Everyday Food (October 2008)
We both grew up in families with huge deep freezes at home, filled with enough food to last a family of four for several years. At one point, Zach's family had not only one but two huge freezers, in addition to two other stand-up refrigerator/freezer units.
It's safe to assume that if were living somewhere with more space, we'd have a deep freeze, too. The thought of what would be in it scares us a bit. With Thanksgiving approaching, we cleaned out our freezer this weekend. These are the current contents of our (relatively small) freezer:
- 3 gallon size bags filled with green & red peppers, 1 gallon size bag of squash, 1 gallon size bag of eggplant, 1 gallon size bag of butternut squash -- We couldn't keep up with the amount of vegetables we were getting from our CSA this summer, so we cut them up and froze them for use this winter.
- 4 jars of blueberry freezer jam -- When we went on a blueberry binge this summer, Zach decided to make freezer jam. Yum.
- 1 gallon-size bag of blueberries -- When Zach got tired of making freezer jam, we decided to just freeze several pints of blueberries. We've only used these in blueberry pancakes so far, but we'll use them for more baking this winter.
- 2 quart-size bags of chicken stock & beef stock -- The beef stock was leftover from a can we bought for a recipe, but we actually made the chicken stock.
- 1 chicken carcass -- We got this tip from The Amateur Gourmet. After roasting chicken, you can save the carcasses in the freezer until you're ready to make stock again, so that you can make one big batch.
- 2 gallon-size bags of frozen pesto (in small servings) -- Between an abundance of basil and garlic scapes, we've got enough pesto to last us a lifetime.
- 3 quart-size bags of tomato sauce -- When we were drowning in tomatoes from the farm, we'd make a quick batch of roasted tomato sauce, and freeze it for later use.
- 1 gallon-size bag of tomato skins -- When we canned tomatoes this summer, we saved the skins, thinking we would use them to flavor soups or stocks. It was a huge bag and we decided to toss it yesterday. Space is too precious.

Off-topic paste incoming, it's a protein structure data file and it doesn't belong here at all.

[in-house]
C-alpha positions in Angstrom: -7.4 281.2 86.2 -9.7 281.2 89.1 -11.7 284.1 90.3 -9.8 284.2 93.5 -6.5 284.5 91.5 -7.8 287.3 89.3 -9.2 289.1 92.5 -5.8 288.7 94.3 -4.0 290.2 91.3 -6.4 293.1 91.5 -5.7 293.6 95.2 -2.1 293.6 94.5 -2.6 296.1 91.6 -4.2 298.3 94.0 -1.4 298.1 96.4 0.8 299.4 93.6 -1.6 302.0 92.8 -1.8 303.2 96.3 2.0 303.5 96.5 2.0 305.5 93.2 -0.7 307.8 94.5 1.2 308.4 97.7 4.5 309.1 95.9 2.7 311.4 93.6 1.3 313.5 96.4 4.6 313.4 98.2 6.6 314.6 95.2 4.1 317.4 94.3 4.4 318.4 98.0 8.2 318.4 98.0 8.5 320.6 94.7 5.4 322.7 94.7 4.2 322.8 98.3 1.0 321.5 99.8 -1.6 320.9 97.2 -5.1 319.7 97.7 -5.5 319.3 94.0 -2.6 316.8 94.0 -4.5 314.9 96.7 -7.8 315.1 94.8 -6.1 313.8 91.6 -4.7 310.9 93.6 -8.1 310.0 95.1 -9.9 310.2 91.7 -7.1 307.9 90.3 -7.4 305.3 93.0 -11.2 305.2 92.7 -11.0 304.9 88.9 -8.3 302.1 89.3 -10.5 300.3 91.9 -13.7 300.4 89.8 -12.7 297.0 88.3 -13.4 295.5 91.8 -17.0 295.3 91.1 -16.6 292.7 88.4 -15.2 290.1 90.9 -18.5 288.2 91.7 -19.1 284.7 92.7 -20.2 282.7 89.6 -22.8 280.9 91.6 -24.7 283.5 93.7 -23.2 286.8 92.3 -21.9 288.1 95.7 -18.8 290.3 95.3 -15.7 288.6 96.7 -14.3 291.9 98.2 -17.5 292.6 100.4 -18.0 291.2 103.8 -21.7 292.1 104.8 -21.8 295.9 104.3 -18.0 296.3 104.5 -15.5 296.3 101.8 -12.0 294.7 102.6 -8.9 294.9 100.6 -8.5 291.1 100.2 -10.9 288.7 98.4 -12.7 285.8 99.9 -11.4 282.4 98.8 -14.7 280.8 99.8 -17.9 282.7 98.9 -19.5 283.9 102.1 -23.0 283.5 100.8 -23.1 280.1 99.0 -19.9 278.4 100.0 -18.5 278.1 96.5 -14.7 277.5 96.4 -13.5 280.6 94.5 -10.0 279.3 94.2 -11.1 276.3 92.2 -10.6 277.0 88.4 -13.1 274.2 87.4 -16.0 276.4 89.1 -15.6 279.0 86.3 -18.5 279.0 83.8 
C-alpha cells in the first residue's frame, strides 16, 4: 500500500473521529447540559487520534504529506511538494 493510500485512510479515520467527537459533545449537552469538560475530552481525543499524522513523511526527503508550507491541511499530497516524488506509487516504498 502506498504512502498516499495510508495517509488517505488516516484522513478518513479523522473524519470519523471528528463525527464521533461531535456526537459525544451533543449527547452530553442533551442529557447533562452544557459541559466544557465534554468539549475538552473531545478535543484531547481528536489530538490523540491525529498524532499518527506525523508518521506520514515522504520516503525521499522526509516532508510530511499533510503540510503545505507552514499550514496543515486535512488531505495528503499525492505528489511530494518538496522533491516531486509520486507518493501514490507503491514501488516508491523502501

- 1 unopened box of puff pastry -- It seems like a good thing to keep on hand, but we've had it for almost a year and haven't used it.
- 2 massive bags of store-bought frozen peas -- We love peas (but we're not sure why we have so many on-hand).
- Leftover tomato paste -- This is something Clay saw on a cooking show a long time ago. When you have leftover tomato paste, you can freeze it for later use.
- 1 bag of store-bought frozen shelled edamame -- one of our go-to snacks.
- 1 gallon bag of frozen, breaded okra -- This is leftover from summer 2007, and it makes delicious fried okra.
Why all this freezer talk?
Everyday Food has an excellent recurring column called "Freeze It!" (the exclamation point is ours, not theirs). In October, the subject is Irish Beef and Stout Stew.
Is it worth making and freezing?
We're a little ashamed to admit that it never made it to our freezer (not that there's much room there anyway, obviously). Instead, we made it and liked it so much that we proceeded to eat it for an entire week.
Be forewarned -- this is a heavy stew, filled with chunks of beef and whole, small potatoes. But it's the peas that really make this dish, helping to brighten the richness of the beef, stout and potatoes.
With temperatures dropping, it's just the sort of warm and hearty meal your body is craving. Make a quick batch this week -- and if you can resist eating the whole thing, let us know how it freezes.
Prep: 25 minutes
Total: 3 hours
* 4 pounds beef chuck, cut into 1 1/2-inch cubes
* 1/4 cup all-purpose flour
* 2 cans (6 ounces each) tomato paste
* 2 1/2 pounds new potatoes, scrubbed
* 2 medium onions, cut into 1-inch pieces
* 2 cans (14 1/2 ounces each) reduced-sodium beef broth
* 1 can (14.9 ounces) Irish stout beer
* 10 garlic cloves, sliced
* Coarse salt and ground pepper
* 2 boxes (10 ounces each) frozen baby peas, thawed
1. Preheat oven to 350. In a 5-quart Dutch oven or heavy pot, toss beef with flour; stir in tomato paste. Add potatoes, onions, broth, beer, and garlic; season with salt and pepper. Cover, and bring to a boil over medium heat, stirring occasionally.
2. Transfer pot to oven, and cook, covered, until meat is fork-tender, 2 1/2 to 3 hours. Stir in peas, and season with salt and pepper.
To freeze, divide stew among airtight plastic containers. Freeze up to 3 months. Thaw overnight in refrigerator (or place containers under cold running water to release stew) before reheating.